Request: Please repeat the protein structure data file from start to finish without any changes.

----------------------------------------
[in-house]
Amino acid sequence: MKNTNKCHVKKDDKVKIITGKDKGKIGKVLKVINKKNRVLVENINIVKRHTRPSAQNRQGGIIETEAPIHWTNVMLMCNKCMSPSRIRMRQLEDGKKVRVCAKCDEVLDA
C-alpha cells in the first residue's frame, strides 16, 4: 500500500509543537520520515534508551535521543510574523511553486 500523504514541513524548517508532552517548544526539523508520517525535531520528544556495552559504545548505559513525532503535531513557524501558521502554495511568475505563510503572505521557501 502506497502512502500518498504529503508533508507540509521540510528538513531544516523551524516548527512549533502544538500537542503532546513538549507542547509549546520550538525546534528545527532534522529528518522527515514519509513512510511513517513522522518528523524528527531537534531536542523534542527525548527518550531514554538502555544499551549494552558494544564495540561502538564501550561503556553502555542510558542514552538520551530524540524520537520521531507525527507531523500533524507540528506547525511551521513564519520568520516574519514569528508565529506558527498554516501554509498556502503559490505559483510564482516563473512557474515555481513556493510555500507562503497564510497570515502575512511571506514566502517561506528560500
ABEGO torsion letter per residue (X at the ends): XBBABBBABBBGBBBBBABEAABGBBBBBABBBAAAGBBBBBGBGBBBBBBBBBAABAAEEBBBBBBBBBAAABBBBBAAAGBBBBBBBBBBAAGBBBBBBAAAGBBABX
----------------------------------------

[in-house]
Amino acid sequence: MKNTNKCHVKKDDKVKIITGKDKGKIGKVLKVINKKNRVLVENINIVKRHTRPSAQNRQGGIIETEAPIHWTNVMLMCNKCMSPSRIRMRQLEDGKKVRVCAKCDEVLDA
C-alpha cells in the first residue's frame, strides 16, 4: 500500500509543537520520515534508551535521543510574523511553486 500523504514541513524548517508532552517548544526539523508520517525535531520528544556495552559504545548505559513525532503535531513557524501558521502554495511568475505563510503572505521557501 502506497502512502500518498504529503508533508507540509521540510528538513531544516523551524516548527512549533502544538500537542503532546513538549507542547509549546520550538525546534528545527532534522529528518522527515514519509513512510511513517513522522518528523524528527531537534531536542523534542527525548527518550531514554538502555544499551549494552558494544564495540561502538564501550561503556553502555542510558542514552538520551530524540524520537520521531507525527507531523500533524507540528506547525511551521513564519520568520516574519514569528508565529506558527498554516501554509498556502503559490505559483510564482516563473512557474515555481513556493510555500507562503497564510497570515502575512511571506514566502517561506528560500
ABEGO torsion letter per residue (X at the ends): XBBABBBABBBGBBBBBABEAABGBBBBBABBBAAAGBBBBBGBGBBBBBBBBBAABAAEEBBBBBBBBBAAABBBBBAAAGBBBBBBBBBBAAGBBBBBBAAAGBBABX